by columnist Madeline Karp
I think I might be desensitized to extra disgusting things. I regularly see kids eating things they definitely shouldn’t eat. I’ve seen lots and lots of blood spurting from noses and foreheads and knees after tumbles down stairs. I get sneezed on, and coughed on, and just this week a toddler wiped her wet thumb – fresh from a good thirty minutes of sucking – right down my neck.
Maybe it’s part of working at a children’s museum.
Or maybe I watch too much HBO. I don’t know. Past roommates have found me watching shows like Bones or Game of Thrones in all of their bloody, maggoty glory over breakfast. Literally. Eating breakfast, watching gore.
So of course I was fascinated – and not the least bit grossed out – to hear that an Italian forensic pathologist has been exhuming medieval and Renaissance corpses to study their pathology and determine cause of death.
The leading scientist on this program is Dr. Gino Fornaciari, a paleopathologist from the University of Pisa. Fornaciari initially trained as a medical doctor, but soon his interest in history, archaeology and anthropology melded with his formalized training to create a new field – paleopathology, or the study of ancient disease.
Fornaciari is the world’s leading Renaissance coroner, as it were. So he doesn’t study corpses. He takes on “patients.”
His current patient – at the time of Smithsonian Magazine’s publication – is Cangrande della Scala, a Veronese warlord whose cause of death had long been listed as “catarrhal fever.” He also showed symptoms of early and advanced arthritis and black lung.
None of these things killed him. Cangrande was murdered. Trace amounts of chamomile, foxglove and digoxin were found in Cangrande’s stomach, suggesting he had been given a cup of poisoned tea. His death would have looked like cardiac arrest, caused by extreme gastrointestinal distress.
Thanks to teams of scientists like Fornaciari’s, historians and museum curators can now paint a better picture of the past. Once puzzling questions like, How could a thirty year old Renaissance nobleman show signs of severe calcification of the knees, advanced arthritis, and symptoms of black lung? are no longer mysteries.
The calcification and arthritis are what Fornaciari calls “knightly markers” – skeletal indications that the nobleman spent a lot of time in heavy armor and astride a horse. The “black lung” now almost exclusive to coal miners and chain smokers, was far more common before electricity because fire smoke clouded bedrooms, banquet halls and other indoor spaces.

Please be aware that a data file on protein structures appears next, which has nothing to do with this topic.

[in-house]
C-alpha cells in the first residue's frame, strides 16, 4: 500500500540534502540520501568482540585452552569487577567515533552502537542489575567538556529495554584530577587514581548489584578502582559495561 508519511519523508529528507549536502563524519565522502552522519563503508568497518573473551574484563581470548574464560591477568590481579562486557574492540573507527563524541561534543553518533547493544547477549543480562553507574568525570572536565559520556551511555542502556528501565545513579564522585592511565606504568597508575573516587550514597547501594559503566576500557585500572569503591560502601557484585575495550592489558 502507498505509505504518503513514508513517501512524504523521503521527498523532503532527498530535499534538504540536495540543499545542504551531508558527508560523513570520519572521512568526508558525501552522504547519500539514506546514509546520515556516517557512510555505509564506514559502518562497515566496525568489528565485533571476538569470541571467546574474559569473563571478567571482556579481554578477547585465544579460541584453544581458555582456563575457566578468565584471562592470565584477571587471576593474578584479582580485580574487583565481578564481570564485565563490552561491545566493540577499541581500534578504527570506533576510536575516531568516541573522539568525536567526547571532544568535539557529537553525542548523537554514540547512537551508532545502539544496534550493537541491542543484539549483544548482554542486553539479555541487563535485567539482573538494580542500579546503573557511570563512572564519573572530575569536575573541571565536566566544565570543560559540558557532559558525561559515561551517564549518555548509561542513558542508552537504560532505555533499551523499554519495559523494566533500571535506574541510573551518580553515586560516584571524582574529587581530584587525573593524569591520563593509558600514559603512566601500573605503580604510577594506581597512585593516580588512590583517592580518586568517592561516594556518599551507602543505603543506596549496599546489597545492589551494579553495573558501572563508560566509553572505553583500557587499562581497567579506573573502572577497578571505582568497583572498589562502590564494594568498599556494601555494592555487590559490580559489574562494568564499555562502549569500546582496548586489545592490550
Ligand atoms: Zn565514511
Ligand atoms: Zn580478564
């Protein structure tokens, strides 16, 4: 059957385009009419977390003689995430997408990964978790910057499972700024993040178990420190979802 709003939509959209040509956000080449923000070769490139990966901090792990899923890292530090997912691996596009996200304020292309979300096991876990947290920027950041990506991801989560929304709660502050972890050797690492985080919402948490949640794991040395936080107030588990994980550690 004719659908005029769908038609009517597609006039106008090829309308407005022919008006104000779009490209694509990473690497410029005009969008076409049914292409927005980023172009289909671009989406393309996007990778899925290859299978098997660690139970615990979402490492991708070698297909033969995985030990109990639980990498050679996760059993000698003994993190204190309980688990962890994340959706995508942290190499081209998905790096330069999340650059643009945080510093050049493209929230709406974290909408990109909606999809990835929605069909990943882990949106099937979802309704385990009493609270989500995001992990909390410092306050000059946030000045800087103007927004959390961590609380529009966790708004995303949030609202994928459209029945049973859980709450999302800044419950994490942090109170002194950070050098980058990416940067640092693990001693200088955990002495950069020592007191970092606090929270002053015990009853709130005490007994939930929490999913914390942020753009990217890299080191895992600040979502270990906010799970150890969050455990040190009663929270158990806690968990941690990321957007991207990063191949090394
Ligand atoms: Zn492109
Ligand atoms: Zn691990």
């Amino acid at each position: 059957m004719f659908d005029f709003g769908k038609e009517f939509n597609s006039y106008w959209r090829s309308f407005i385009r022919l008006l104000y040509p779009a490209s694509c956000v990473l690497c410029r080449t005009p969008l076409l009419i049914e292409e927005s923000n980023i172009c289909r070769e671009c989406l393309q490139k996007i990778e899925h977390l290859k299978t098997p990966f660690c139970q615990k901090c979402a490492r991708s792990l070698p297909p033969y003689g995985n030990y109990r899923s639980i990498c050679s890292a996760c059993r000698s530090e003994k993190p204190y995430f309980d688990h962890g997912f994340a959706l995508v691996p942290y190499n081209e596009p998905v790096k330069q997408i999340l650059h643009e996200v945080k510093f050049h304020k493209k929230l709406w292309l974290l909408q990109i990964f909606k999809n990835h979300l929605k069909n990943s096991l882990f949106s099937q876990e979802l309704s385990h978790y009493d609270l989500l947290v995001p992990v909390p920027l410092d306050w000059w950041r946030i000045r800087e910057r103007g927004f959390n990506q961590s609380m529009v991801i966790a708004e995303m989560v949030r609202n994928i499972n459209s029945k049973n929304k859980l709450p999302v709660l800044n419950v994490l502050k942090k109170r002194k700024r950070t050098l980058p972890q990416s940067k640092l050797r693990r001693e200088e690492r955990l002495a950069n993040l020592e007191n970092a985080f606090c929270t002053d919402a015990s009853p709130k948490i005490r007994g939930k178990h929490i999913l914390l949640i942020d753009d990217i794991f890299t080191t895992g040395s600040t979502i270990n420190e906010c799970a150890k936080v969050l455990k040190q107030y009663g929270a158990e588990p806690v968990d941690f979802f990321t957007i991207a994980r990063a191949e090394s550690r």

But of course, scientific inquiry always comes with a price.
In 2009, Fornaciari, alongside Paolo Galluzzi, director of Florence’s Museo Galileo, announced plans to exhume the body of Galileo in honor the 400th anniversary of his telescope. The plan was to conduct a DNA study to discover the true cause of Galileo’s eye deterioration. Was it caused by looking at sun spots? Or was it genetic? Environmental? A combination?
Italian historians balked. They cried grave desecration, claiming that relics and graves were to be left alone for believers and the faithful, and not to be disturbed in the name of science. Fornaciari’s plans were halted.
I understand where the historians are coming from. I understand ritualistic belief. For example, I always wash my hands after leaving a cemetery so as not to bring errant spirits into my house. My coworker wears a specific baseball cap initialed by her father for Phillies games. I don’t think the 5:00PM peanut butter and jelly sandwich is in any way weird. It’s just what people choose to believe.
That said forensic pathology has helped us in so many ways. Without it, we wouldn’t have known about the cannibalism in Jamestown during the winter of 1609-1610. We wouldn’t know that Cosimo de Medici was almost certainly diabetic. In the same way forensics helps paint the details of a crime scene I think it can help recreate the details of history. I’ve always found that the more vivid the details, the wider the interested audience.
Where do you fall on this issue? Is it okay to exhume famous bodies for forensic study? Or is it grave desecration? Can having more medical detail open historic exhibitions up to new audiences?
Share your thoughts with me in the comments!
To read the full article about Gino Fornaciari and his patients, check out this article featured in the July/August 2013 issue of Smithsonian Magazine.
Note: All of the photos in this post come from the original Smithsonian article.